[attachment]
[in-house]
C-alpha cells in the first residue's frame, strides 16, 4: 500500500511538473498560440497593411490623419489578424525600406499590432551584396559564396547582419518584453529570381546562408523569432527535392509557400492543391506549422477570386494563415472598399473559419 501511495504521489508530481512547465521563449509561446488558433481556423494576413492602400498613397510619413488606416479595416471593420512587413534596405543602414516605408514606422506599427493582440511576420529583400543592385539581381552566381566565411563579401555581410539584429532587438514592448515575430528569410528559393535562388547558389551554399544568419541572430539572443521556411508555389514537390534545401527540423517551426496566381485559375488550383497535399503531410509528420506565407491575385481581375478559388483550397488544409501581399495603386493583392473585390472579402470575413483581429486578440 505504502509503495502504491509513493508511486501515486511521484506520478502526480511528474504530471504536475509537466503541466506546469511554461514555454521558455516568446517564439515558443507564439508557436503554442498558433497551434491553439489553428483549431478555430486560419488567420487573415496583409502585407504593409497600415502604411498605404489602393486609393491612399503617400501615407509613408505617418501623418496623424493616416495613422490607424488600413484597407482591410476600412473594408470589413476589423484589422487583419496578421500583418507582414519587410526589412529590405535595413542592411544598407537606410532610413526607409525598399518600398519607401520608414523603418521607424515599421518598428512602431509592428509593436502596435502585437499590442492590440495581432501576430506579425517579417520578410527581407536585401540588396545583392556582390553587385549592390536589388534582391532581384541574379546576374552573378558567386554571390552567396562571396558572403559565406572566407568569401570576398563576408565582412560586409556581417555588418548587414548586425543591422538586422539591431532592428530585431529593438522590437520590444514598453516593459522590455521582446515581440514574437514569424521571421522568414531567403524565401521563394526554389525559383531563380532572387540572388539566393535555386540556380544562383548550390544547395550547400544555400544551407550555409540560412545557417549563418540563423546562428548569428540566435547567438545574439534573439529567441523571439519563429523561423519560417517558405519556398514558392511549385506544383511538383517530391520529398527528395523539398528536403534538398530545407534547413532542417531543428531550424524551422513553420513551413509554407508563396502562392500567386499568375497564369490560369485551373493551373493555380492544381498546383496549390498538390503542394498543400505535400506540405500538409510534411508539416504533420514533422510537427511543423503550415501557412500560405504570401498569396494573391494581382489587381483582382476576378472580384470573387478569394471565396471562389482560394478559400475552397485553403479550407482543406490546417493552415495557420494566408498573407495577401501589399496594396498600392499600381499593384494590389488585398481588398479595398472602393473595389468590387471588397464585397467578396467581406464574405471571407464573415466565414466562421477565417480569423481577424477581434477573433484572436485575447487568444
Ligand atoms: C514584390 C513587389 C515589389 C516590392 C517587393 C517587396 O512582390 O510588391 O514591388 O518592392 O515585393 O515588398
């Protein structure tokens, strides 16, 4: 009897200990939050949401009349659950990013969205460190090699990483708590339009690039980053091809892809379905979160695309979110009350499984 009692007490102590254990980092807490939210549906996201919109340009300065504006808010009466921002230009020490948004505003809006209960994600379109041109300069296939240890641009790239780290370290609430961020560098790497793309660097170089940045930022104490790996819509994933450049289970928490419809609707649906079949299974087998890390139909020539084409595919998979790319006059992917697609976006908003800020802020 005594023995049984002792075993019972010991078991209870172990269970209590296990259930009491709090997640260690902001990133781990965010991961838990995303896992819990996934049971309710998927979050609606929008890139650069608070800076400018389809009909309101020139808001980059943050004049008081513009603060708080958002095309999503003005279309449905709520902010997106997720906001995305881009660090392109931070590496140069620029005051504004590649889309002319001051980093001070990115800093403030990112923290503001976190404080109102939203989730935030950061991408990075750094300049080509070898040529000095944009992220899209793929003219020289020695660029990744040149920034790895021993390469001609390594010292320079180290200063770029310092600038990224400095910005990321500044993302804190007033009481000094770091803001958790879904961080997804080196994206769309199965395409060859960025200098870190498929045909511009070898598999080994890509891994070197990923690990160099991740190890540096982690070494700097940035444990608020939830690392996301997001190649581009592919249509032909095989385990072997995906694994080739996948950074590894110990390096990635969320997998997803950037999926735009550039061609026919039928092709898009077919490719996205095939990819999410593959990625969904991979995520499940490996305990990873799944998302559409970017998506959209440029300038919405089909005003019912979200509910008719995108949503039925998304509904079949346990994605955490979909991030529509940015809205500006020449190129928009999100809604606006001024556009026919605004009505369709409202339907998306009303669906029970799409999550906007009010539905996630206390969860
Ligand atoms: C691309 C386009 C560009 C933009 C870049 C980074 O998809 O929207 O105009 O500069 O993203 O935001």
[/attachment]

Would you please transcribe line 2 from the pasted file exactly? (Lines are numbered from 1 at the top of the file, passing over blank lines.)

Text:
C-alpha cells in the first residue's frame, strides 16, 4: 500500500511538473498560440497593411490623419489578424525600406499590432551584396559564396547582419518584453529570381546562408523569432527535392509557400492543391506549422477570386494563415472598399473559419 501511495504521489508530481512547465521563449509561446488558433481556423494576413492602400498613397510619413488606416479595416471593420512587413534596405543602414516605408514606422506599427493582440511576420529583400543592385539581381552566381566565411563579401555581410539584429532587438514592448515575430528569410528559393535562388547558389551554399544568419541572430539572443521556411508555389514537390534545401527540423517551426496566381485559375488550383497535399503531410509528420506565407491575385481581375478559388483550397488544409501581399495603386493583392473585390472579402470575413483581429486578440 505504502509503495502504491509513493508511486501515486511521484506520478502526480511528474504530471504536475509537466503541466506546469511554461514555454521558455516568446517564439515558443507564439508557436503554442498558433497551434491553439489553428483549431478555430486560419488567420487573415496583409502585407504593409497600415502604411498605404489602393486609393491612399503617400501615407509613408505617418501623418496623424493616416495613422490607424488600413484597407482591410476600412473594408470589413476589423484589422487583419496578421500583418507582414519587410526589412529590405535595413542592411544598407537606410532610413526607409525598399518600398519607401520608414523603418521607424515599421518598428512602431509592428509593436502596435502585437499590442492590440495581432501576430506579425517579417520578410527581407536585401540588396545583392556582390553587385549592390536589388534582391532581384541574379546576374552573378558567386554571390552567396562571396558572403559565406572566407568569401570576398563576408565582412560586409556581417555588418548587414548586425543591422538586422539591431532592428530585431529593438522590437520590444514598453516593459522590455521582446515581440514574437514569424521571421522568414531567403524565401521563394526554389525559383531563380532572387540572388539566393535555386540556380544562383548550390544547395550547400544555400544551407550555409540560412545557417549563418540563423546562428548569428540566435547567438545574439534573439529567441523571439519563429523561423519560417517558405519556398514558392511549385506544383511538383517530391520529398527528395523539398528536403534538398530545407534547413532542417531543428531550424524551422513553420513551413509554407508563396502562392500567386499568375497564369490560369485551373493551373493555380492544381498546383496549390498538390503542394498543400505535400506540405500538409510534411508539416504533420514533422510537427511543423503550415501557412500560405504570401498569396494573391494581382489587381483582382476576378472580384470573387478569394471565396471562389482560394478559400475552397485553403479550407482543406490546417493552415495557420494566408498573407495577401501589399496594396498600392499600381499593384494590389488585398481588398479595398472602393473595389468590387471588397464585397467578396467581406464574405471571407464573415466565414466562421477565417480569423481577424477581434477573433484572436485575447487568444